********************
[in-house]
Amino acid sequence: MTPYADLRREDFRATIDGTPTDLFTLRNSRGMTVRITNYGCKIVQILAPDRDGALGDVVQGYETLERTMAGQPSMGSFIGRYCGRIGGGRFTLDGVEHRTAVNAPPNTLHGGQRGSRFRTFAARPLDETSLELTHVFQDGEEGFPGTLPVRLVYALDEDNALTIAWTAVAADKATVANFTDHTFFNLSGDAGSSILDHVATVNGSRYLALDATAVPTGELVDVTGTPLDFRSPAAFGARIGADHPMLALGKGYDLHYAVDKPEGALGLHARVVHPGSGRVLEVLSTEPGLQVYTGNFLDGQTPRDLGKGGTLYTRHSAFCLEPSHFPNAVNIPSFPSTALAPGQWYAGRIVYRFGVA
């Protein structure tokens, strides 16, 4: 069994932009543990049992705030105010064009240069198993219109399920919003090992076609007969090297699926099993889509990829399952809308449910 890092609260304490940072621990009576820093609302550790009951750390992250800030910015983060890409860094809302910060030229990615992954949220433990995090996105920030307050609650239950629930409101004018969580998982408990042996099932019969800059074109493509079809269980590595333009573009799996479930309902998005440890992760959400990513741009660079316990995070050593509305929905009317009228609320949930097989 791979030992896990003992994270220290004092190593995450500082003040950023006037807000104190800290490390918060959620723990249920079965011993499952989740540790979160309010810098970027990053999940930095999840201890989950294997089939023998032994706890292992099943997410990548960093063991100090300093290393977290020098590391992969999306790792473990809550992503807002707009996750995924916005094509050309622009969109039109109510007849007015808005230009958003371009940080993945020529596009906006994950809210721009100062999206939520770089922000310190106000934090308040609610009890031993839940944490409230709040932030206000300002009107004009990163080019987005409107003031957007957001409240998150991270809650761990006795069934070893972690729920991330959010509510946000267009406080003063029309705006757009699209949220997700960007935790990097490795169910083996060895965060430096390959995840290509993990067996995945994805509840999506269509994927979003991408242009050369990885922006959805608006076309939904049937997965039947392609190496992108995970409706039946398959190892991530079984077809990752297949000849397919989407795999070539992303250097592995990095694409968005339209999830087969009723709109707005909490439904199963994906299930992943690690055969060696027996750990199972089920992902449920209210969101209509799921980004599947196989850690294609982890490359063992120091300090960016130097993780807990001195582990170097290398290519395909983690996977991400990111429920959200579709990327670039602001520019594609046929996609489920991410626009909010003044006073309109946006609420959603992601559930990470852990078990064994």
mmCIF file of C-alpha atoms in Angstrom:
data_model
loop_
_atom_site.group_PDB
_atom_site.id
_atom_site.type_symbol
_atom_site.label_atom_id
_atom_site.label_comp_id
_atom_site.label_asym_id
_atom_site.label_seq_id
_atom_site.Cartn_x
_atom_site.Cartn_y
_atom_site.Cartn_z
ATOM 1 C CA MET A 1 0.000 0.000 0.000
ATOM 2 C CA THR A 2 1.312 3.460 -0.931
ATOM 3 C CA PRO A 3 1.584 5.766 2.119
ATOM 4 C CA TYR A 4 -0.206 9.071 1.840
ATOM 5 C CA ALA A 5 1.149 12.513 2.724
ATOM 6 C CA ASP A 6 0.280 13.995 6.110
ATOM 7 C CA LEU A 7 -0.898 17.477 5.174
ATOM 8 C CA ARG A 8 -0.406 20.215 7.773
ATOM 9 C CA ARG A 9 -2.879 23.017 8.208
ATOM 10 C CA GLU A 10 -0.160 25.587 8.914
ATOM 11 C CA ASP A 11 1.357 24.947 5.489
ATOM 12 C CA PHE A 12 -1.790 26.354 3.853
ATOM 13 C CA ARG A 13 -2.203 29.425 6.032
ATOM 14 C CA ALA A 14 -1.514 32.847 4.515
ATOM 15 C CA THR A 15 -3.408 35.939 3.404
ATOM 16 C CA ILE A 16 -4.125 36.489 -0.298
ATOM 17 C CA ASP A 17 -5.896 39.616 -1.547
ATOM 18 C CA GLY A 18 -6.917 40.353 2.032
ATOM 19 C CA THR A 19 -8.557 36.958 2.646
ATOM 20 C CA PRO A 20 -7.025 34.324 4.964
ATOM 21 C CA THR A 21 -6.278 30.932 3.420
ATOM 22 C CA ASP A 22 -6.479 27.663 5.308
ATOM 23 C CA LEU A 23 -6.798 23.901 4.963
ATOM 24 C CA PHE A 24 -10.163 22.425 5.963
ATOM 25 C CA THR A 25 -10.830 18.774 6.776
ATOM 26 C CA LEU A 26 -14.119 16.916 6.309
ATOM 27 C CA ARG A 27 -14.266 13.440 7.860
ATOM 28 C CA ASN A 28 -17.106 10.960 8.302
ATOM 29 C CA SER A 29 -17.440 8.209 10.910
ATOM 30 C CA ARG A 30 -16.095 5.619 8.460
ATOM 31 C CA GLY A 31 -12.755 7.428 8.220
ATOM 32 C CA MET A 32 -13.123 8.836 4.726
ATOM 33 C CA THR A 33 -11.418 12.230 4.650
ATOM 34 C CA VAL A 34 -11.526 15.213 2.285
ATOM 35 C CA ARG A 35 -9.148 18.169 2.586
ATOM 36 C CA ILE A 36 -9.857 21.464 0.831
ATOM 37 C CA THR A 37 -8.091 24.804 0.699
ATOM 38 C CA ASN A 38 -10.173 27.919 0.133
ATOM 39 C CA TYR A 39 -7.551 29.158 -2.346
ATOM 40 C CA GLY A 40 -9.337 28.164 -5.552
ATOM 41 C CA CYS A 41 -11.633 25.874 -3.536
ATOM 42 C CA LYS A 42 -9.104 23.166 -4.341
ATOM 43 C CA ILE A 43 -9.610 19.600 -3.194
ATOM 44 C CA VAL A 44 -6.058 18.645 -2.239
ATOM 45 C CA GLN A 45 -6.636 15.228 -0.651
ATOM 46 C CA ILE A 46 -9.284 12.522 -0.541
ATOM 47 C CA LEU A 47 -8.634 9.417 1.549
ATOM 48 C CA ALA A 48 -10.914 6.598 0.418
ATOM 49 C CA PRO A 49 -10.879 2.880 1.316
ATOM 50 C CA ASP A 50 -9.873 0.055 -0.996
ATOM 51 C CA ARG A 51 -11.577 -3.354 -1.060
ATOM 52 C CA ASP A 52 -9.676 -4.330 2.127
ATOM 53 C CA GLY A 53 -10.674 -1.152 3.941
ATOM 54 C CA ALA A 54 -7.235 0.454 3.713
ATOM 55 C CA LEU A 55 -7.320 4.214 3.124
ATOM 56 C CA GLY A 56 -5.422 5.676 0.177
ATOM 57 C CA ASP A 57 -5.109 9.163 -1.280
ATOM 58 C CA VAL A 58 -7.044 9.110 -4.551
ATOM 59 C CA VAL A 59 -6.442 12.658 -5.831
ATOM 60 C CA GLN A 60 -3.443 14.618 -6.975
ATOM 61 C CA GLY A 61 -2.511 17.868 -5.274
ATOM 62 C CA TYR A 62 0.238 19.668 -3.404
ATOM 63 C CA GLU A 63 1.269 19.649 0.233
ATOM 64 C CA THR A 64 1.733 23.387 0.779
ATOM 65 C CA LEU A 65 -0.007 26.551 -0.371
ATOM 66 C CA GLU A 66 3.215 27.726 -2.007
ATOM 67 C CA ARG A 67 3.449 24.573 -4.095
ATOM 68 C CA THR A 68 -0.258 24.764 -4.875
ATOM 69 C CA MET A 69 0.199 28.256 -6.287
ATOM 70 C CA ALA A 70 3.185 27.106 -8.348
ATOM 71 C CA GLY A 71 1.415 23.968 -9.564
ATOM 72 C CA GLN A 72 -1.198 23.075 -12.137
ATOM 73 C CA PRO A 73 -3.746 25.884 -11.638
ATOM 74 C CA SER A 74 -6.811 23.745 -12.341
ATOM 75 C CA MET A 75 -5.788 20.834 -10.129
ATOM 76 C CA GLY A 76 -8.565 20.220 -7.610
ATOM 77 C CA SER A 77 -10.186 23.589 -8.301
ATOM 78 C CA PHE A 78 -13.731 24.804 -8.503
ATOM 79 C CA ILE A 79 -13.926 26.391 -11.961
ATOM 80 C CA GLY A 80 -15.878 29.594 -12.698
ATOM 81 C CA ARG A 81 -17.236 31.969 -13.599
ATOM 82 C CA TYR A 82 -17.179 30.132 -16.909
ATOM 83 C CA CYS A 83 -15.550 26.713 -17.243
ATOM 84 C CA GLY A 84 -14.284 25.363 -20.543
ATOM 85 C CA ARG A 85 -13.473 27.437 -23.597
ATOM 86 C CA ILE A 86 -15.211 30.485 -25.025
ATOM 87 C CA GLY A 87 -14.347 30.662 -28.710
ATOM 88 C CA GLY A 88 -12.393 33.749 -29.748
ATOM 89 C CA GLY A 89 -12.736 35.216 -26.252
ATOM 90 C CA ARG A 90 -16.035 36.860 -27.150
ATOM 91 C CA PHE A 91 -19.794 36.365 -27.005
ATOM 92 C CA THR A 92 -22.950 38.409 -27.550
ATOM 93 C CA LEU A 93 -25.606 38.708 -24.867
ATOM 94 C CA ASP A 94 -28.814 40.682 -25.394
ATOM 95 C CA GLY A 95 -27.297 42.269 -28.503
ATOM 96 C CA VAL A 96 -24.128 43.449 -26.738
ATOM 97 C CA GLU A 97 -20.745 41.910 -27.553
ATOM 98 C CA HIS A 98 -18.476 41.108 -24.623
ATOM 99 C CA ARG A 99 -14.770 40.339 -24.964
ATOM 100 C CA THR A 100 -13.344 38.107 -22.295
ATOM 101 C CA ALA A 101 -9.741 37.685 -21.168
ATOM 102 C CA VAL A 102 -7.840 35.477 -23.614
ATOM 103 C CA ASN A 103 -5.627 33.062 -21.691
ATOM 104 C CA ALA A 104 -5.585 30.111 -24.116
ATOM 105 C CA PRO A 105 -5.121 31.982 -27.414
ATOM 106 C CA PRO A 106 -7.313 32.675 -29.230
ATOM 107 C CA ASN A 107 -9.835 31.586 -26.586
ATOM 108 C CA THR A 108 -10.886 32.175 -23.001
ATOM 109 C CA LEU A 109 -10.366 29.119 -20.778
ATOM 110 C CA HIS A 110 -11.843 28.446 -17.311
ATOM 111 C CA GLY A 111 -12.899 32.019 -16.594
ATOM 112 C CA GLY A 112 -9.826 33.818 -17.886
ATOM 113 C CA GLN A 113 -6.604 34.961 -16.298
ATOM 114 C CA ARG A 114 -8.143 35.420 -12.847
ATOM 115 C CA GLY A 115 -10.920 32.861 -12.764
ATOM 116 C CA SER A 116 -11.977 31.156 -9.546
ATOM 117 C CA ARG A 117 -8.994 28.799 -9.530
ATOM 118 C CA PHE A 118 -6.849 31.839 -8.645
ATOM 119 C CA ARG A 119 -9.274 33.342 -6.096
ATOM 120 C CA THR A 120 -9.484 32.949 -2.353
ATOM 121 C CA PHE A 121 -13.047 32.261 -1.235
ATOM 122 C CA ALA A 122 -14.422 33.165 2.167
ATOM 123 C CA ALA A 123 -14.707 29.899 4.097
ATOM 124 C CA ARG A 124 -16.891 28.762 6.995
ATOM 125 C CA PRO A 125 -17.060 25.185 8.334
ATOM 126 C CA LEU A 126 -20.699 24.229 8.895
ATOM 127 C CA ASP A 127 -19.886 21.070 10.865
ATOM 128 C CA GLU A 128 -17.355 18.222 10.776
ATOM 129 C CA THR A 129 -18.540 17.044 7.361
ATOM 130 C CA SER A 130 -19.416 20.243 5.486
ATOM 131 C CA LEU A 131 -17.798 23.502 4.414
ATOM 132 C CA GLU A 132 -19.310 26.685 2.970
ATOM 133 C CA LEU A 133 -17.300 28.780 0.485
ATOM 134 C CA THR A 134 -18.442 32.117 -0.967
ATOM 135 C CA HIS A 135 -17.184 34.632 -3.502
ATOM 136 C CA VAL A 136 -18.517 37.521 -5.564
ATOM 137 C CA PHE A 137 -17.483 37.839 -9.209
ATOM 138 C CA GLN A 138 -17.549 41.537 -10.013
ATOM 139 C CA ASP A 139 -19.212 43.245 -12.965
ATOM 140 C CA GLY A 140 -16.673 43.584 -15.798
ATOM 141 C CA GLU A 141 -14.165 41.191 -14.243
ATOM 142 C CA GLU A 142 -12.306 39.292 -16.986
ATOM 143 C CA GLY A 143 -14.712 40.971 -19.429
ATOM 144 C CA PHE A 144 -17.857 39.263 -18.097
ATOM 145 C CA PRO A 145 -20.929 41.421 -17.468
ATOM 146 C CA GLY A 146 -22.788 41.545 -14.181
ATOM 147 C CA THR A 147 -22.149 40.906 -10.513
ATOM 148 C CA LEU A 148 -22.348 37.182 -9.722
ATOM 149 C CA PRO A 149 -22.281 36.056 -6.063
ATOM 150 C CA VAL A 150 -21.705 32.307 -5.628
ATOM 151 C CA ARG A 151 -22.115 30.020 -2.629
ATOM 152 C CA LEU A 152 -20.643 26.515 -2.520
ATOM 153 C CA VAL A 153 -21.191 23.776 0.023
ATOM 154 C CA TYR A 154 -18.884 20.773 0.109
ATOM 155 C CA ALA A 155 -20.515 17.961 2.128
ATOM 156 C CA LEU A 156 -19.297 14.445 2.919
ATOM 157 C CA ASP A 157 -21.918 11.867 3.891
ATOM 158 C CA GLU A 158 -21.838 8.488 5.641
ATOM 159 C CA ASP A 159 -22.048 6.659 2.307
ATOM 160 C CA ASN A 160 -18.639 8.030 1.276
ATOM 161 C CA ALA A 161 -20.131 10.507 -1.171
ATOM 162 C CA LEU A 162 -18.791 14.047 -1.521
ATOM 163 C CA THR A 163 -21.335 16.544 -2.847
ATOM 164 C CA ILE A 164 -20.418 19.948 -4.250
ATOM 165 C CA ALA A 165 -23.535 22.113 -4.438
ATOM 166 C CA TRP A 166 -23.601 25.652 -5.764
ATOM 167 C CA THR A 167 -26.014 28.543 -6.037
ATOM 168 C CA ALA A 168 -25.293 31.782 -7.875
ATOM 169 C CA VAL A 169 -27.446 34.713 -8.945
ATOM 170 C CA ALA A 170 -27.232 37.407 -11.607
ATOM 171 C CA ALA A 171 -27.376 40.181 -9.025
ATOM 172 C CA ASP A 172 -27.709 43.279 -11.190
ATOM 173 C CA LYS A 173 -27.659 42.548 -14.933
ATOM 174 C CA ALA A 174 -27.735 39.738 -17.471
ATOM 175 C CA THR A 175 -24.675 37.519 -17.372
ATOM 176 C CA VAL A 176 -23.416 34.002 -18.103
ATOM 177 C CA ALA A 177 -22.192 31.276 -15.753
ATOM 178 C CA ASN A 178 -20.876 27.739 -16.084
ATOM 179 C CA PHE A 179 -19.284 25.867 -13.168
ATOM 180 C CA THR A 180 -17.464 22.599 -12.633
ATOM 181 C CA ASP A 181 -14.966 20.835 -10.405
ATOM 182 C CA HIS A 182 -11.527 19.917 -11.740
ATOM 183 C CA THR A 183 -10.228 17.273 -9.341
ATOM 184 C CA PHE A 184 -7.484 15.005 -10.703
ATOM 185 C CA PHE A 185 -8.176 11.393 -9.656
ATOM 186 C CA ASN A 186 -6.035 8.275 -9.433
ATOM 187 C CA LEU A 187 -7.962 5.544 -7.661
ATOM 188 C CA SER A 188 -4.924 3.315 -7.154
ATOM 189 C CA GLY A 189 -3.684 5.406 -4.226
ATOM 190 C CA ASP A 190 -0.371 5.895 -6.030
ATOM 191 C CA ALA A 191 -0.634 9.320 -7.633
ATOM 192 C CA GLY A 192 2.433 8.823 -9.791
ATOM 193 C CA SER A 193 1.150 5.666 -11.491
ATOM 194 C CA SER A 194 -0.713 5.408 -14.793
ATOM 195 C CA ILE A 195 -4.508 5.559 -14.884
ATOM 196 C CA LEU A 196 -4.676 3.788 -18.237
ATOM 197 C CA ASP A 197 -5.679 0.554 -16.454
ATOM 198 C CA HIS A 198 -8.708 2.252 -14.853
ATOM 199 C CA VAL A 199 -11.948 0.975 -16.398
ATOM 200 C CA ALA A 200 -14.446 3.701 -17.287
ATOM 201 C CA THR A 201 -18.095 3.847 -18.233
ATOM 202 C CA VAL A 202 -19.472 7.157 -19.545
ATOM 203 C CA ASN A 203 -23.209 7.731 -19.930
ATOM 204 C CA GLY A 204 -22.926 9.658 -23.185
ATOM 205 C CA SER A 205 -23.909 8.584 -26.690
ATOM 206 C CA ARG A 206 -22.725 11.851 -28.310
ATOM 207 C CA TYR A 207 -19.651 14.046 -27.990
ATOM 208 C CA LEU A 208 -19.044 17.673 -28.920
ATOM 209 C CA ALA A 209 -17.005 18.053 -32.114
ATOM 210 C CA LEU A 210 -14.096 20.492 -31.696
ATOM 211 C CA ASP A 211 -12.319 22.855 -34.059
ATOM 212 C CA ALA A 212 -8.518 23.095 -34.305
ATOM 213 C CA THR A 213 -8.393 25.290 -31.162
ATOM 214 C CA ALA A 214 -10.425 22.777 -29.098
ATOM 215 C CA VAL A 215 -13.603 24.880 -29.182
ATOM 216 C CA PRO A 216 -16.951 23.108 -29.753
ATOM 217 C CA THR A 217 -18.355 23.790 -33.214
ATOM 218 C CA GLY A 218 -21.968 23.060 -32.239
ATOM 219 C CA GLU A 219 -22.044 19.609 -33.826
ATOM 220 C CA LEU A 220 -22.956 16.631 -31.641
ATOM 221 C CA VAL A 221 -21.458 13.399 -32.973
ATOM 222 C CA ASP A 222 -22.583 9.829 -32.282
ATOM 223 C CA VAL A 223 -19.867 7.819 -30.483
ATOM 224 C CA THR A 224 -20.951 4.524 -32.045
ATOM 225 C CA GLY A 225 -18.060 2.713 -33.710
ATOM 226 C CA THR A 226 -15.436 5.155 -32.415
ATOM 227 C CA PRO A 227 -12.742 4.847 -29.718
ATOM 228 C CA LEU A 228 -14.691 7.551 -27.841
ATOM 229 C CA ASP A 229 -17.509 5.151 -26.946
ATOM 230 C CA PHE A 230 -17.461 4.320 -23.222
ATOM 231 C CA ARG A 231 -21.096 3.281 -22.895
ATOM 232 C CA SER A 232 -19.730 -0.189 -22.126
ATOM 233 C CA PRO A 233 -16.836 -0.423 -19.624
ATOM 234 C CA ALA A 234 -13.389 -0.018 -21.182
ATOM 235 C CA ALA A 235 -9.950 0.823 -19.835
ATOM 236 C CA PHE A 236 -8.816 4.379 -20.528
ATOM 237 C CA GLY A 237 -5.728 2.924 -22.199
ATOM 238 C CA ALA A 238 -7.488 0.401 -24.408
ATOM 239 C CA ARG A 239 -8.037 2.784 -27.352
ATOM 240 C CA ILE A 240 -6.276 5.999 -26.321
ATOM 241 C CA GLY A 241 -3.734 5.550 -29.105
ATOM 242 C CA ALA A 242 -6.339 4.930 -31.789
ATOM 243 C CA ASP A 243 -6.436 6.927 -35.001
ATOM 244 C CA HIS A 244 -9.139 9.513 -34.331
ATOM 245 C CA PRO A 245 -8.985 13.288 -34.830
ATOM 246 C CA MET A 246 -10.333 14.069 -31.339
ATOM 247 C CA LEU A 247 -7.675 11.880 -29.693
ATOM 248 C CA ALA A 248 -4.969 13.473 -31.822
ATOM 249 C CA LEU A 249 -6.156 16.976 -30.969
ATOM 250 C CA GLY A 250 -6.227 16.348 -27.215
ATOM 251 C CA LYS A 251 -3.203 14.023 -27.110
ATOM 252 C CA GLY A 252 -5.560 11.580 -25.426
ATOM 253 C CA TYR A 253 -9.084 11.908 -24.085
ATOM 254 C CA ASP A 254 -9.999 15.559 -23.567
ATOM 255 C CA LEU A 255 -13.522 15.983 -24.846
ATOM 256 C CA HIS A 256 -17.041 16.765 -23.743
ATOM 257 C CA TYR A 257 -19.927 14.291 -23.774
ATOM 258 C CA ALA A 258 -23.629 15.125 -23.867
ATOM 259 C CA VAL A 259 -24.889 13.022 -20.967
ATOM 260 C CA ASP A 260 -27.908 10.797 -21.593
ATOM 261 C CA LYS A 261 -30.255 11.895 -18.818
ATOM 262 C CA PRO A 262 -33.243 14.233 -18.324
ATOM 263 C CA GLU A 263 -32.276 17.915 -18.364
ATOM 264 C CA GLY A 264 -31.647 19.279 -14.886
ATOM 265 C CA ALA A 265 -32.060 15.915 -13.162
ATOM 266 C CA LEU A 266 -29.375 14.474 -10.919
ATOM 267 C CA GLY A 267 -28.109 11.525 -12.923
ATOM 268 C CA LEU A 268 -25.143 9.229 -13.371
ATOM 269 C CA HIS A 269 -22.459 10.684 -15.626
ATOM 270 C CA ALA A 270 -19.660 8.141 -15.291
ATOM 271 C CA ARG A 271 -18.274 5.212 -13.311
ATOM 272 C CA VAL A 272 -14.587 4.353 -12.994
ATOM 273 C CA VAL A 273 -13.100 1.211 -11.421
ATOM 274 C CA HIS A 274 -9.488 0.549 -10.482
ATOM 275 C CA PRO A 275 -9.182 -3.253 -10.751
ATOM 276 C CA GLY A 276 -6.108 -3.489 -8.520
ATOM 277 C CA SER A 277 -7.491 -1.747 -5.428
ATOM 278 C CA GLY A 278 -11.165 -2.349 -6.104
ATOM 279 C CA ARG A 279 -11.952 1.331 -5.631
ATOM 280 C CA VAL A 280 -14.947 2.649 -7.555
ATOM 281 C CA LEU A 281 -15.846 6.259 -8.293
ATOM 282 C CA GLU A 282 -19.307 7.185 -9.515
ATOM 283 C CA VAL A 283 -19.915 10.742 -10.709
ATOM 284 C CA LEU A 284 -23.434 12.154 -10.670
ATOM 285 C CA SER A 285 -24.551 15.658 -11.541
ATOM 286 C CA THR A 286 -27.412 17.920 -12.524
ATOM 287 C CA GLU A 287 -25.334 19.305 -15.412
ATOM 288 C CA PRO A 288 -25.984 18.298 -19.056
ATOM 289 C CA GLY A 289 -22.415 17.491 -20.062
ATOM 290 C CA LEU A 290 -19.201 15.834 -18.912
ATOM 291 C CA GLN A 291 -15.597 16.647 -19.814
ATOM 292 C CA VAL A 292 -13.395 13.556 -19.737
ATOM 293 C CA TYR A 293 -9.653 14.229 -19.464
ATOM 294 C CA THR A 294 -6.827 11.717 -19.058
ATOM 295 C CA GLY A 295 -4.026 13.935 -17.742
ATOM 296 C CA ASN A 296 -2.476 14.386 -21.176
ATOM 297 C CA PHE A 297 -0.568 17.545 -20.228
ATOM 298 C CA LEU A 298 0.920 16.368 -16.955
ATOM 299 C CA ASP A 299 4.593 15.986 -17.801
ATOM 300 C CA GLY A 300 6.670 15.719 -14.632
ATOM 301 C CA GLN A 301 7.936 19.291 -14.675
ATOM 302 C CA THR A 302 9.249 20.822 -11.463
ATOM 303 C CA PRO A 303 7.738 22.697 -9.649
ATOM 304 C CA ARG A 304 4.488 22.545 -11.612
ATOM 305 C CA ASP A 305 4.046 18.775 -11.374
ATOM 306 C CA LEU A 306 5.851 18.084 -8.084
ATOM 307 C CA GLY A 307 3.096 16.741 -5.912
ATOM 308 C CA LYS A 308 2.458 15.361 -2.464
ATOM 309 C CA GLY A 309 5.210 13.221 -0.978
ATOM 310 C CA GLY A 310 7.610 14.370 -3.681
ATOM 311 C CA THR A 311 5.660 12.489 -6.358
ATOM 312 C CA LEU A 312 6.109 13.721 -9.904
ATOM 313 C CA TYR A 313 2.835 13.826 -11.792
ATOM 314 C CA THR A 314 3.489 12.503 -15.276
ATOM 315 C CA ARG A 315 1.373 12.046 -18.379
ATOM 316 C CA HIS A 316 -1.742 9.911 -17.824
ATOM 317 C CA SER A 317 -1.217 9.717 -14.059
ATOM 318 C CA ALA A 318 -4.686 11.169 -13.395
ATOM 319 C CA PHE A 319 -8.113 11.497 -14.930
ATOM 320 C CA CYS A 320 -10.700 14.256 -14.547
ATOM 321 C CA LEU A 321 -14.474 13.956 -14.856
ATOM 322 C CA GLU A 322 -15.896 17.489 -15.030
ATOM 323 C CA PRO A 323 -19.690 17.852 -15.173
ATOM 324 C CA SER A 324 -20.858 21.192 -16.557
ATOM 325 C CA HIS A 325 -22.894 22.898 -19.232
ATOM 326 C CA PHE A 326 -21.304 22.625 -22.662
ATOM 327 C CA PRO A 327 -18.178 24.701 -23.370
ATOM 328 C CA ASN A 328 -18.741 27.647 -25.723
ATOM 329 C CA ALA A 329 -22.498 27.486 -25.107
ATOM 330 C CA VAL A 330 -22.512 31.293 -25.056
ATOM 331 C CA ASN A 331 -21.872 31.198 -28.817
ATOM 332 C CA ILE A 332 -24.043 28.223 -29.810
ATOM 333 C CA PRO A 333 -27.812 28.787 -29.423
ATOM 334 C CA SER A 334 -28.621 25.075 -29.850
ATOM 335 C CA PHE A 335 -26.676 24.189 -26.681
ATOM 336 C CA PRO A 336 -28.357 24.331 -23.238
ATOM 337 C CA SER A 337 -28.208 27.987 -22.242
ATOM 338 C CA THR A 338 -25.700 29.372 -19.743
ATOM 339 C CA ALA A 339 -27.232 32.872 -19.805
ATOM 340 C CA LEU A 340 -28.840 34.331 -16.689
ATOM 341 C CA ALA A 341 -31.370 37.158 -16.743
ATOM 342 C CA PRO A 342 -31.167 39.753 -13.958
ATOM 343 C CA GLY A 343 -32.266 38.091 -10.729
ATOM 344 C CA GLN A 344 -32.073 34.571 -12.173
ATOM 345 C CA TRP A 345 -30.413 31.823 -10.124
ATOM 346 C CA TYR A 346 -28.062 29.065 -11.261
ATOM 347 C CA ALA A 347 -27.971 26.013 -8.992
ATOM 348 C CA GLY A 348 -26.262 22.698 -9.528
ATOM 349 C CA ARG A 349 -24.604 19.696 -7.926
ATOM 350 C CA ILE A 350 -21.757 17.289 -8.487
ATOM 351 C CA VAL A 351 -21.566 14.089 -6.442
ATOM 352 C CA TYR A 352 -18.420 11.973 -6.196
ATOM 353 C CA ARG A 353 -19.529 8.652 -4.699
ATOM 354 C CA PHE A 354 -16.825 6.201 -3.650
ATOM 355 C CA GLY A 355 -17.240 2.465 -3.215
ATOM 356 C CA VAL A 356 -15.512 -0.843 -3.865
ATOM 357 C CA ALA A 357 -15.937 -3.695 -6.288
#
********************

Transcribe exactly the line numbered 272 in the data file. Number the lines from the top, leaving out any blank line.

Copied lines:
ATOM 256 C CA HIS A 256 -17.041 16.765 -23.743